Our research activities focus on the molecular biology of influenza viruses. Despite significant advances in vaccine and drug development over the past years, influenza viruses continue to pose a major threat to humans and animals. Research into cellular functions and structures that are essential for the replication of influenza viruses can be expected to reveal new targets for the development of innovative anti-viral intervention strategies. To date, however, information on factors and mechanisms that are important for influenza virus replication remains limited.
Our work is aimed at identifying virus-cell interactions that regulate influenza virus replication, with a special focus on the role(s) of cellular signal transduction pathways. Furthermore, we are interested in viral factors that allow influenza viruses to infect specific hosts. Plasmid-based “reverse genetic systems” for the de-novo generation of influenza viruses are extensively used in the laboratory. Our work includes both human and highly pathogenic avian influenza viruses most of which require work in BSL-3 laboratories (which we manage). The scientific questions we address in the laboratory are closely linked to clinical virology research and offer interesting opportunities to translate information derived from fundamental virological and cell biological studies into clinical applications („bench to bedside“).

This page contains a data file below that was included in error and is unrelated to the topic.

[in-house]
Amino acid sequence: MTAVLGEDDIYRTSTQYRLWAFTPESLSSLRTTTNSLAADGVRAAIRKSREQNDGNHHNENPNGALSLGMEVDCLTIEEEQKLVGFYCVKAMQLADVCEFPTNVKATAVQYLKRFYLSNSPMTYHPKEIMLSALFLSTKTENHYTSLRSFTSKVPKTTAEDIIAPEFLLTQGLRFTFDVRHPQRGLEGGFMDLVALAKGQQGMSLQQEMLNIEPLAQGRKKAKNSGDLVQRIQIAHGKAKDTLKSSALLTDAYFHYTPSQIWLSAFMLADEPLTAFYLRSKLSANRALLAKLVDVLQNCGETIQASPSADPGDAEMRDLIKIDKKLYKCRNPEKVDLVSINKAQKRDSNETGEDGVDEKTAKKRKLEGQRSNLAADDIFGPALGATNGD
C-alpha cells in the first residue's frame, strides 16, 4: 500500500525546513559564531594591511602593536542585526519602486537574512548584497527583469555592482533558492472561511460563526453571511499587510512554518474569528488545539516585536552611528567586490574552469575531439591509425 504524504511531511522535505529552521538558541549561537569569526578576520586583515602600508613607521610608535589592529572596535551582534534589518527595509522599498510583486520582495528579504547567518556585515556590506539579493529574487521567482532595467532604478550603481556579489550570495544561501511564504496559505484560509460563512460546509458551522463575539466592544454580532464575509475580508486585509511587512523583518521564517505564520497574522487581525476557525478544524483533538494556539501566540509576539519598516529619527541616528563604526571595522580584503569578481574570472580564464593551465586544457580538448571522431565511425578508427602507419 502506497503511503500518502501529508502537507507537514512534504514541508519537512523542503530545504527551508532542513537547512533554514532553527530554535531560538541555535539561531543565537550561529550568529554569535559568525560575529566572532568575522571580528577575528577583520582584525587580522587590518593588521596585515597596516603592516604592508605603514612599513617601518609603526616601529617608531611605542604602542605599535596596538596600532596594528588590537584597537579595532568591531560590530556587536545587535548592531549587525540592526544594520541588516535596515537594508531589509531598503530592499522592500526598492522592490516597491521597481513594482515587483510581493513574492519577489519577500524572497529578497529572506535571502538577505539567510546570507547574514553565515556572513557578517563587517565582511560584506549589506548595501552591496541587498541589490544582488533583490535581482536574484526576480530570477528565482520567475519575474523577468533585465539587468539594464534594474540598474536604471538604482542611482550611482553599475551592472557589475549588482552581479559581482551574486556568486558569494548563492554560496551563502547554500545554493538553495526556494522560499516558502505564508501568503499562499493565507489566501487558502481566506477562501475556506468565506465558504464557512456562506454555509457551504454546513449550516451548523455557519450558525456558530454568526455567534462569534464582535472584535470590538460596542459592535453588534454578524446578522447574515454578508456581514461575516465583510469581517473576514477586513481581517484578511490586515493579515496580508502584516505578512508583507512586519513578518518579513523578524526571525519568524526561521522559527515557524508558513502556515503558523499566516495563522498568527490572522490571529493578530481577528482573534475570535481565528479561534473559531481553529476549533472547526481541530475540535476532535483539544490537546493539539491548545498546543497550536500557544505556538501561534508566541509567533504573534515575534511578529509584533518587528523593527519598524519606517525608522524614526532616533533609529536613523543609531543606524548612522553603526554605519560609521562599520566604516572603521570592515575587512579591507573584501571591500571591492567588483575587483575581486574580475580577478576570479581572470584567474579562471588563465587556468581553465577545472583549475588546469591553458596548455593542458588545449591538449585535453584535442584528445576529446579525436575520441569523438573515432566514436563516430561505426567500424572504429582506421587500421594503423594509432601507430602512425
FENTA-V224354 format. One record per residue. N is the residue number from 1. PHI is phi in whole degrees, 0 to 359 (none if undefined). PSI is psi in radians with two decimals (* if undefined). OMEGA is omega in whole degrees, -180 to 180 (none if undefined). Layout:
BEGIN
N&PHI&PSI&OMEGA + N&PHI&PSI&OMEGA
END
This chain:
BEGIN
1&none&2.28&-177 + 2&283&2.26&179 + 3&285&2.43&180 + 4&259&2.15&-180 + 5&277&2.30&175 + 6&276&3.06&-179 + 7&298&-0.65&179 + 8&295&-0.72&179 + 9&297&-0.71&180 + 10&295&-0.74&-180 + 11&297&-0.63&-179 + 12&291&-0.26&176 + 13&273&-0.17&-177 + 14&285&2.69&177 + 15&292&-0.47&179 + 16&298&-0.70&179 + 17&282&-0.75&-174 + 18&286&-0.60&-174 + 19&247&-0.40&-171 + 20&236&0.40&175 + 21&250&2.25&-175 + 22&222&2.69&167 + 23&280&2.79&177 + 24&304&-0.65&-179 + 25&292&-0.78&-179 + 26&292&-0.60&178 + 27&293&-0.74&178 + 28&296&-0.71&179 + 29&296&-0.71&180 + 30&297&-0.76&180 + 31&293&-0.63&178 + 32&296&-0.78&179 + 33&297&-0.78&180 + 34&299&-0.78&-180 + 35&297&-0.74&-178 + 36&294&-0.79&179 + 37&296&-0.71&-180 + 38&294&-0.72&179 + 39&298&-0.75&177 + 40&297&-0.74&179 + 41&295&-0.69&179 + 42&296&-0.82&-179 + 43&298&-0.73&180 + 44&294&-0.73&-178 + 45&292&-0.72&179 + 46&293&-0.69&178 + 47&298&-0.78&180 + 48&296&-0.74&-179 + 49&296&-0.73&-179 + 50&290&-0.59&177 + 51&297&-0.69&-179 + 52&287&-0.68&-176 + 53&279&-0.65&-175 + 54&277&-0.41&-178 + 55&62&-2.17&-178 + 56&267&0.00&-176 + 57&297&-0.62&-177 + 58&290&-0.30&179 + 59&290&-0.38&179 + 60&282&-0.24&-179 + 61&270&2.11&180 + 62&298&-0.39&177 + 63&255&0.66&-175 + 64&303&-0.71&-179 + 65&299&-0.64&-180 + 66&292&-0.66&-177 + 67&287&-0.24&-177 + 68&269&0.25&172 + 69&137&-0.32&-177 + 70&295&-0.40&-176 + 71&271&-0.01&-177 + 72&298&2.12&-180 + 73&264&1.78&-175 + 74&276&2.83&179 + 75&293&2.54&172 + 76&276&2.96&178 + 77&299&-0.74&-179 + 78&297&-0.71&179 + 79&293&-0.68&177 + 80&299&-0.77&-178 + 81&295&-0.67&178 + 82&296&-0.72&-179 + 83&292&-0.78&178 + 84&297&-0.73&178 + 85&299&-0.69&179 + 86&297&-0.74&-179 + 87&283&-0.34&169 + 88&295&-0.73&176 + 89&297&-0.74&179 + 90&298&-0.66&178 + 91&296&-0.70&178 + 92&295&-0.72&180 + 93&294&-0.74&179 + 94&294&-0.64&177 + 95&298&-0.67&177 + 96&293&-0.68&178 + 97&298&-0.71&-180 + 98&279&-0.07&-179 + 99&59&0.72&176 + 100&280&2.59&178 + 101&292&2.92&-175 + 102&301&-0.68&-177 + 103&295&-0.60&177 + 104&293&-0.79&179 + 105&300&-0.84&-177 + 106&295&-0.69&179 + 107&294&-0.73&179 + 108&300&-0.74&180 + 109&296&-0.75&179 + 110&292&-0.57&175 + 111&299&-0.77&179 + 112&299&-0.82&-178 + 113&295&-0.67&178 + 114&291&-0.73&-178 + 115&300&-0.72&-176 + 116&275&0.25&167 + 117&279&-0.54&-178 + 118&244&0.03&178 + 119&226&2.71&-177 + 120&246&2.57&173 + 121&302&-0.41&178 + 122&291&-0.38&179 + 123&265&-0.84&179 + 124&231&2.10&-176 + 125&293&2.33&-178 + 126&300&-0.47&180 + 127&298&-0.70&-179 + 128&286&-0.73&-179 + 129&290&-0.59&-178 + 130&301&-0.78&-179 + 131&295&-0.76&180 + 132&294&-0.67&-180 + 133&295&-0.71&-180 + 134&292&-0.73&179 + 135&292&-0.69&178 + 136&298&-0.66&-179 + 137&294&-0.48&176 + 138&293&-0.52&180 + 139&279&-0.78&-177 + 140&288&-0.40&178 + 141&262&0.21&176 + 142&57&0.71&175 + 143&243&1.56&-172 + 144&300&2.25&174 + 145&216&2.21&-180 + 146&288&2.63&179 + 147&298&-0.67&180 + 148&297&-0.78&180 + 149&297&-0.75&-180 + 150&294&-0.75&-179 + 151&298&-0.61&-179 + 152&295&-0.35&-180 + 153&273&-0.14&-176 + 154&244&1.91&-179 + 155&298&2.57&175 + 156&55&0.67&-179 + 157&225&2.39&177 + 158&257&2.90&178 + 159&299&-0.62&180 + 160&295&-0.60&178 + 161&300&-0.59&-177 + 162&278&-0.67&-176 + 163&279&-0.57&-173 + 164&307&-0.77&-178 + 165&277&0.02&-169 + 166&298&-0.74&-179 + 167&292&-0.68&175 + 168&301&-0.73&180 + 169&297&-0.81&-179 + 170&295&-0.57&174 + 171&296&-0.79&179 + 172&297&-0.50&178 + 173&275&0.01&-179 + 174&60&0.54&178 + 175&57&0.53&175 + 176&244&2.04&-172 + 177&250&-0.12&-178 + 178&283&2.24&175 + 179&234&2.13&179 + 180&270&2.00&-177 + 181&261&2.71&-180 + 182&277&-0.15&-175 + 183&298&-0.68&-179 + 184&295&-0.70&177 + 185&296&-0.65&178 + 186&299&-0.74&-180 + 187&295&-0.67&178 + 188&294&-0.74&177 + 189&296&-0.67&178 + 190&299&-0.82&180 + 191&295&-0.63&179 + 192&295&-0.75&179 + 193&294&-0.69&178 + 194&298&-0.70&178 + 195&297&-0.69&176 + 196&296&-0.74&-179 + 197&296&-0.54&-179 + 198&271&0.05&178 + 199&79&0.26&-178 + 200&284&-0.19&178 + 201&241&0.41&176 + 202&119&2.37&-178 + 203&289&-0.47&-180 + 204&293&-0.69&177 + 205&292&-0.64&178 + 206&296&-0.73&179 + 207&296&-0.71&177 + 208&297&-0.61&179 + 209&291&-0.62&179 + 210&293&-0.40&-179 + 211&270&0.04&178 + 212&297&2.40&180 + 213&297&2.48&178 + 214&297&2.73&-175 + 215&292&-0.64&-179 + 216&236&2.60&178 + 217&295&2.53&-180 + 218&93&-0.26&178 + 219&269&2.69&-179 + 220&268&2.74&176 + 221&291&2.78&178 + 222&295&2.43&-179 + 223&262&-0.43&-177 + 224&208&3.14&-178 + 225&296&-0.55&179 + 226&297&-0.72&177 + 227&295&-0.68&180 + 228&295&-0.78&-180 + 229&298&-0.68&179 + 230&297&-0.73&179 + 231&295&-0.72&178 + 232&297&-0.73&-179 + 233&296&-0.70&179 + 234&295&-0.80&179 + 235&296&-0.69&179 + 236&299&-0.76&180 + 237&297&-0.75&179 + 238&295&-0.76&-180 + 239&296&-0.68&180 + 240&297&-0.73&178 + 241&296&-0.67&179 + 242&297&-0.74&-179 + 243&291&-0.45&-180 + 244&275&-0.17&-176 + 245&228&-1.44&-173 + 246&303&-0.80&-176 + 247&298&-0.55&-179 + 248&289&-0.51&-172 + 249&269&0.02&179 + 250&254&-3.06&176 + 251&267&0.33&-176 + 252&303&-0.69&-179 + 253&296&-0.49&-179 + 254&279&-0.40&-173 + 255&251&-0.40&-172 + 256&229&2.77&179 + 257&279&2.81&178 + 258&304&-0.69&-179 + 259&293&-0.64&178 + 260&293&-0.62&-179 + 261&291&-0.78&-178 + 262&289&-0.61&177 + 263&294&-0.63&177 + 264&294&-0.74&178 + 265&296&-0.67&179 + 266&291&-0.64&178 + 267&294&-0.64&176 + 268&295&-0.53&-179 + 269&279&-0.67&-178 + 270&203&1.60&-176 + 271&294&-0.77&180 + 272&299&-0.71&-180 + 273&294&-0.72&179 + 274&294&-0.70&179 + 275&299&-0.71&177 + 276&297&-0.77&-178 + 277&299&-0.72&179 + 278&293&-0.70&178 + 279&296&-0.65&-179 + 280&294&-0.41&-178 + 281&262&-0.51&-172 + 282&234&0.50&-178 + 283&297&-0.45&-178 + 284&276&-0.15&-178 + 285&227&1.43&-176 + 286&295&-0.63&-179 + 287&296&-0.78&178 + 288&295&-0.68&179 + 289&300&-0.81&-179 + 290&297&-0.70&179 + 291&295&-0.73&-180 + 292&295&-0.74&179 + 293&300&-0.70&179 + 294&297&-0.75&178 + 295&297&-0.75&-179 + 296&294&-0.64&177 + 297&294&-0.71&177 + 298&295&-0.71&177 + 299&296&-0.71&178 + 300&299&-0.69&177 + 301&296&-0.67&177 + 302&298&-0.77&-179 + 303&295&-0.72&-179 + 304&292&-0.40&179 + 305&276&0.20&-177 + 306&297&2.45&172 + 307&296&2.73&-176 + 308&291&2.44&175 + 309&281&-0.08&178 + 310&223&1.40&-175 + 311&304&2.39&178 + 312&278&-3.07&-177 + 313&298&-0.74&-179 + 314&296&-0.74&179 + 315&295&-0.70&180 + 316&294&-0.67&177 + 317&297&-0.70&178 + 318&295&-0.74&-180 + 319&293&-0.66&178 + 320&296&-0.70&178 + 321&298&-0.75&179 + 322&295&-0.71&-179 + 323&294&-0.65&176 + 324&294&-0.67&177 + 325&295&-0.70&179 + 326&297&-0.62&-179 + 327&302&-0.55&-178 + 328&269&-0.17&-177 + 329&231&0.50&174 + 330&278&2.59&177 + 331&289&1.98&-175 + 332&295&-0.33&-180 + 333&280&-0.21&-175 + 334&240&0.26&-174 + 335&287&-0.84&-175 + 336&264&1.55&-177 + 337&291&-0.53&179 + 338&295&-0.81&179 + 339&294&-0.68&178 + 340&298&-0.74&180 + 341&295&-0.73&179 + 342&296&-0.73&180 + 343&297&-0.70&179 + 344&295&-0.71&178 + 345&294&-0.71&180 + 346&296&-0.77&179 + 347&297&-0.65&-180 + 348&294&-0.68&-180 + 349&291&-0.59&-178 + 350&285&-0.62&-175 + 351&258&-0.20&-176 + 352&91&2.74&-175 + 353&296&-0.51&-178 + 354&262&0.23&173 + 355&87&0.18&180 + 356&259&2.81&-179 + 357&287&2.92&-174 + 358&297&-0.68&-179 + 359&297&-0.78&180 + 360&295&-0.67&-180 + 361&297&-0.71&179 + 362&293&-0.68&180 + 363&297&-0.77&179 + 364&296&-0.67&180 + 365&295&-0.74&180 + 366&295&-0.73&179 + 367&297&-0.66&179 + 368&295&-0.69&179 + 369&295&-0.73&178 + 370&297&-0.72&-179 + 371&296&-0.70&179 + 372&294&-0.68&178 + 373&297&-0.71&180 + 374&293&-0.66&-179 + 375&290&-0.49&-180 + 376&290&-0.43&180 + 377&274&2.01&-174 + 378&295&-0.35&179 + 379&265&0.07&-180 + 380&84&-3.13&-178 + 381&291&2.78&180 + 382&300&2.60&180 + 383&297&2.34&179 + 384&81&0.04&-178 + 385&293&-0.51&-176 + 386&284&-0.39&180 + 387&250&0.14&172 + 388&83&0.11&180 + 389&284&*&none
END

Our projects are imbedded in various national and international research organisations/programs.
- Collaborative Research Centre (SFB 1021)
- Deutsches Zentrum für Infektionsforschung
- Deutsches Zentrum für Lungenforschung
- Universities of Giessen & Marburg Lung Center